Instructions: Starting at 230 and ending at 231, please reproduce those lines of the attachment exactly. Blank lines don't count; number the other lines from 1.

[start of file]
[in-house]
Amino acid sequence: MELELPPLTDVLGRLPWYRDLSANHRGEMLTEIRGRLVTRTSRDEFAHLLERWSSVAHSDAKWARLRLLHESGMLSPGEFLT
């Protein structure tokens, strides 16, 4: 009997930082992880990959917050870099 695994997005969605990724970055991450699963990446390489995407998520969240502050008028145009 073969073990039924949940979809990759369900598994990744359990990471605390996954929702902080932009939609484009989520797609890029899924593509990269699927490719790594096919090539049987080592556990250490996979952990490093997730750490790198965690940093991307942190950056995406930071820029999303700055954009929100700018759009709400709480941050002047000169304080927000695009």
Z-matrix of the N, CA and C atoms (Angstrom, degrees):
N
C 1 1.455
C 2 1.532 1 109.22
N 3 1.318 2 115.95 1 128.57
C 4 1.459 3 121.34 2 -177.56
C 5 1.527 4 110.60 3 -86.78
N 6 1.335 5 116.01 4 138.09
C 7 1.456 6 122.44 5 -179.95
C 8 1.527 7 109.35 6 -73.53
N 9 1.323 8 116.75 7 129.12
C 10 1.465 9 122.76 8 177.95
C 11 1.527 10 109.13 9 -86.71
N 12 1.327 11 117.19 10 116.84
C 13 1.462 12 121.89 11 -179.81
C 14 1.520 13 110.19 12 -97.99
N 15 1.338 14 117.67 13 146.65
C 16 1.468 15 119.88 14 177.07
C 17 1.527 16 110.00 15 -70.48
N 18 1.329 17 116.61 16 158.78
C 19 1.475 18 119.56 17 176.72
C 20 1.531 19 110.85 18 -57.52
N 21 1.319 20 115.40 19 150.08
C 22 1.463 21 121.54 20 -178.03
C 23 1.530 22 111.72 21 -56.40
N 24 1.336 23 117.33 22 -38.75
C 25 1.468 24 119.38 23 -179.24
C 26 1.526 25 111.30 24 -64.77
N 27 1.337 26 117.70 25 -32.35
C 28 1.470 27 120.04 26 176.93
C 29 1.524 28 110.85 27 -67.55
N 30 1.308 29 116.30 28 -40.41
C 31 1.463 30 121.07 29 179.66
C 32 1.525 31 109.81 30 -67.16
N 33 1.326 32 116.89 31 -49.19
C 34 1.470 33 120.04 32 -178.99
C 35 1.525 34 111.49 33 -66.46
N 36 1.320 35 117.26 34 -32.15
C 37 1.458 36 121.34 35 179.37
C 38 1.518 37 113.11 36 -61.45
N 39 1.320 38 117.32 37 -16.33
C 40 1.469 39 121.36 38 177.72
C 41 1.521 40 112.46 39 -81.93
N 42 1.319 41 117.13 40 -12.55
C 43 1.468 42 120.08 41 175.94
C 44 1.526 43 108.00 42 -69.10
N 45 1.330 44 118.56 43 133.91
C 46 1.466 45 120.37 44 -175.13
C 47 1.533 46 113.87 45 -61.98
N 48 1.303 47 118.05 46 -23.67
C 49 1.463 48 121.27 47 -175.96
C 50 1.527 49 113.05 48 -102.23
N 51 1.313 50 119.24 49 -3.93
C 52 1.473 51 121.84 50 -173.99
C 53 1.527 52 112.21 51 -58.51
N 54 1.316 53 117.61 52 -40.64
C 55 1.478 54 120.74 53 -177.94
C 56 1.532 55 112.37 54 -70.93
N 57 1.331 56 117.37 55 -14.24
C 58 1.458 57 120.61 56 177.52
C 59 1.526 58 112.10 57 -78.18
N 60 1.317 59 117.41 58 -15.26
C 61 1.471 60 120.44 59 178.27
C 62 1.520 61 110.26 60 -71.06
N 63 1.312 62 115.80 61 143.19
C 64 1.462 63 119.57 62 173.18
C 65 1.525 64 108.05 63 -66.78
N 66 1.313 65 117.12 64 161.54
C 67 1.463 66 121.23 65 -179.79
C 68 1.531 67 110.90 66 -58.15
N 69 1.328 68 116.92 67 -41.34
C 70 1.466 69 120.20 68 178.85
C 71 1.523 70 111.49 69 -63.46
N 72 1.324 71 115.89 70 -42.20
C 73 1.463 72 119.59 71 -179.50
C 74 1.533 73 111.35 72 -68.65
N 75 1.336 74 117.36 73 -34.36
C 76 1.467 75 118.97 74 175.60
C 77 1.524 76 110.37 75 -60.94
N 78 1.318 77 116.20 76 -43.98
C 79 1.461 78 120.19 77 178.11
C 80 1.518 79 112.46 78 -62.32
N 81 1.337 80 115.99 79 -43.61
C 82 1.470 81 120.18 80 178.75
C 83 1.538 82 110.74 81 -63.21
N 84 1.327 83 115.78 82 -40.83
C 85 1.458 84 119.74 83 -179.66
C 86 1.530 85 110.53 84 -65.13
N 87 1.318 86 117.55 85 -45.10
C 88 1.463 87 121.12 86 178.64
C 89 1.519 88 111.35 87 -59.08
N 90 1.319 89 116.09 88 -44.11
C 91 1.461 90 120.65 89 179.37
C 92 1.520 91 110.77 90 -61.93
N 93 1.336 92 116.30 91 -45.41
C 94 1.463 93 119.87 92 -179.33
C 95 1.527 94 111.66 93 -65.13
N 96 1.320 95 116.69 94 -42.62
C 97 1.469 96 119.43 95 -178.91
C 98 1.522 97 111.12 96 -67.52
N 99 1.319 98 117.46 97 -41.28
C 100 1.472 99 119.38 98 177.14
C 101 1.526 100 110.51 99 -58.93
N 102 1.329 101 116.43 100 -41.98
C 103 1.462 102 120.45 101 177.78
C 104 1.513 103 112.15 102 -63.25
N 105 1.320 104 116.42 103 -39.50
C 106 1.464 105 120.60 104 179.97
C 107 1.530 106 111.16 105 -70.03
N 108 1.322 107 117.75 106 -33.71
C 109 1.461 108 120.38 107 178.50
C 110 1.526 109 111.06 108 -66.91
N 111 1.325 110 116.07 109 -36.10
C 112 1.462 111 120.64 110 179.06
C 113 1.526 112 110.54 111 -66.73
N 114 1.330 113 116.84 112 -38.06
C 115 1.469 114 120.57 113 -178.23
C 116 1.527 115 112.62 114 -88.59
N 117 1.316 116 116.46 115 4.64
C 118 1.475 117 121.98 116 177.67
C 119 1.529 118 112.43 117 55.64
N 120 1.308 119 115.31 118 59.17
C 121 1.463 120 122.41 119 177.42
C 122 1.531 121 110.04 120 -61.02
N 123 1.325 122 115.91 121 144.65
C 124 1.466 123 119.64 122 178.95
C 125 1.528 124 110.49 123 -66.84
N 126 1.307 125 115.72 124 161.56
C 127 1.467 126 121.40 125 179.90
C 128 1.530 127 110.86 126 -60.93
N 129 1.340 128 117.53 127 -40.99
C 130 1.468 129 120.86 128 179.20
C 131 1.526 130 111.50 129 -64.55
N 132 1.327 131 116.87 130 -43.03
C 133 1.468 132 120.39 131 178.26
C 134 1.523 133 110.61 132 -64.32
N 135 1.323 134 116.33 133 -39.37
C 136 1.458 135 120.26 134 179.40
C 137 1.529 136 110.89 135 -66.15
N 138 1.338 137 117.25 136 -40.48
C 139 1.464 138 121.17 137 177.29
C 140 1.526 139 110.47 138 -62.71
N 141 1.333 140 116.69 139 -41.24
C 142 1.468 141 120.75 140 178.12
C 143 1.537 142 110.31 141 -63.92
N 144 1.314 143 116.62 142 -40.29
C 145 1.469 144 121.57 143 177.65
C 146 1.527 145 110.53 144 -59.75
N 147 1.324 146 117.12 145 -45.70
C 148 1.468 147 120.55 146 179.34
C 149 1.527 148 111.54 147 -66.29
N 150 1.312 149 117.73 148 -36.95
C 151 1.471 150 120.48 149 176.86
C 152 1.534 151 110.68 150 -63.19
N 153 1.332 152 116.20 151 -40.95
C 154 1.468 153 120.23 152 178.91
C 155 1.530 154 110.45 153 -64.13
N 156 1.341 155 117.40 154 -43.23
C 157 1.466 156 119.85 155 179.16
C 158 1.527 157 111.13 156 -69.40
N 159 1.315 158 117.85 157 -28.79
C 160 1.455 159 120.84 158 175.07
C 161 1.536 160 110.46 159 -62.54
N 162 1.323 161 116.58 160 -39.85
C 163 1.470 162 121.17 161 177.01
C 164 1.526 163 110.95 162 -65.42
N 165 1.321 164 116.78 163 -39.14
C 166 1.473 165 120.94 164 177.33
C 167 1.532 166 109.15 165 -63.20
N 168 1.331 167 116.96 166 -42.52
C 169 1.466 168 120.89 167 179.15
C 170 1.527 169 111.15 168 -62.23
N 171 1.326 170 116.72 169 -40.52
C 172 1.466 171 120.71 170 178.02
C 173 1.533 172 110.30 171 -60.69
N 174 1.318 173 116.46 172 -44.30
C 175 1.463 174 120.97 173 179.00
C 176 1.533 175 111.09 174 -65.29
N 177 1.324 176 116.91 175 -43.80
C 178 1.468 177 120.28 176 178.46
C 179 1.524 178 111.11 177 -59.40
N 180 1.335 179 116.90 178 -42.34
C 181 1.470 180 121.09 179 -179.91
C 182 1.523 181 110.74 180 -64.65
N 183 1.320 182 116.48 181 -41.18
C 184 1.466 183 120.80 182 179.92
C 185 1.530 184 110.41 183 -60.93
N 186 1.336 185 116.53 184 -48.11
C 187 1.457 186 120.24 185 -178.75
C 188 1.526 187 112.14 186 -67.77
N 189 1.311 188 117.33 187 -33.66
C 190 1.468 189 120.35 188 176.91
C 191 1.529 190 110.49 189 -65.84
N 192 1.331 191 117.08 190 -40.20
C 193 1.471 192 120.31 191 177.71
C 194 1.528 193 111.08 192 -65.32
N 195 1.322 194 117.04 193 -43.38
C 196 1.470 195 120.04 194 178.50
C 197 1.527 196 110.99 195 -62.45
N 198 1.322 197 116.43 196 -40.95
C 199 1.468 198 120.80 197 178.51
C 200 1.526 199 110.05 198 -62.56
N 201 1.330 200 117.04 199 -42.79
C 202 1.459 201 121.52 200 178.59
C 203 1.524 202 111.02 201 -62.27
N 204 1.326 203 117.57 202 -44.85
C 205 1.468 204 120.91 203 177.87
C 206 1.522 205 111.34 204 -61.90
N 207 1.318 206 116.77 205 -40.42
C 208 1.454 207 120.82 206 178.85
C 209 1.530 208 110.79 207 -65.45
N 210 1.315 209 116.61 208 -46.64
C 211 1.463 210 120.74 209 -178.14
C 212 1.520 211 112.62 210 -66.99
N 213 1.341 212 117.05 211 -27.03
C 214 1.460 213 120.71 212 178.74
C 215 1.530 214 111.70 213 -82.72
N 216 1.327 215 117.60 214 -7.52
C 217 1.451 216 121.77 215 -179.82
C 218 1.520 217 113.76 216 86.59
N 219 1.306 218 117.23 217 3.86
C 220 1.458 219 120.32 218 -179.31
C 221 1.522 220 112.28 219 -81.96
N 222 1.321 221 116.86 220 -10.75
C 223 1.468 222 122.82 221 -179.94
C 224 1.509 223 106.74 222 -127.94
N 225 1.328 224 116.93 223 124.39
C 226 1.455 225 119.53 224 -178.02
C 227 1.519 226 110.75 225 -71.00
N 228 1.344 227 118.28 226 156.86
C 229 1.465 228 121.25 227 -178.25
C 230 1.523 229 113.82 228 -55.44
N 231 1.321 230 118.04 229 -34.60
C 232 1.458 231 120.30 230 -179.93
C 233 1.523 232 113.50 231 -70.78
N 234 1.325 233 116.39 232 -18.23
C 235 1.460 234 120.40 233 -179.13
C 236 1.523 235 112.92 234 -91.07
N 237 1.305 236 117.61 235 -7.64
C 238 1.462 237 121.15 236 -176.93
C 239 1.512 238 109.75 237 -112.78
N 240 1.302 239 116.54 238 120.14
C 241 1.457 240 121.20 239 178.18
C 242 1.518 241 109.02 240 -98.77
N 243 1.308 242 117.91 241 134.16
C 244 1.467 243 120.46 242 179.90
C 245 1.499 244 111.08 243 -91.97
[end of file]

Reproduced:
N 225 1.328 224 116.93 223 124.39
C 226 1.455 225 119.53 224 -178.02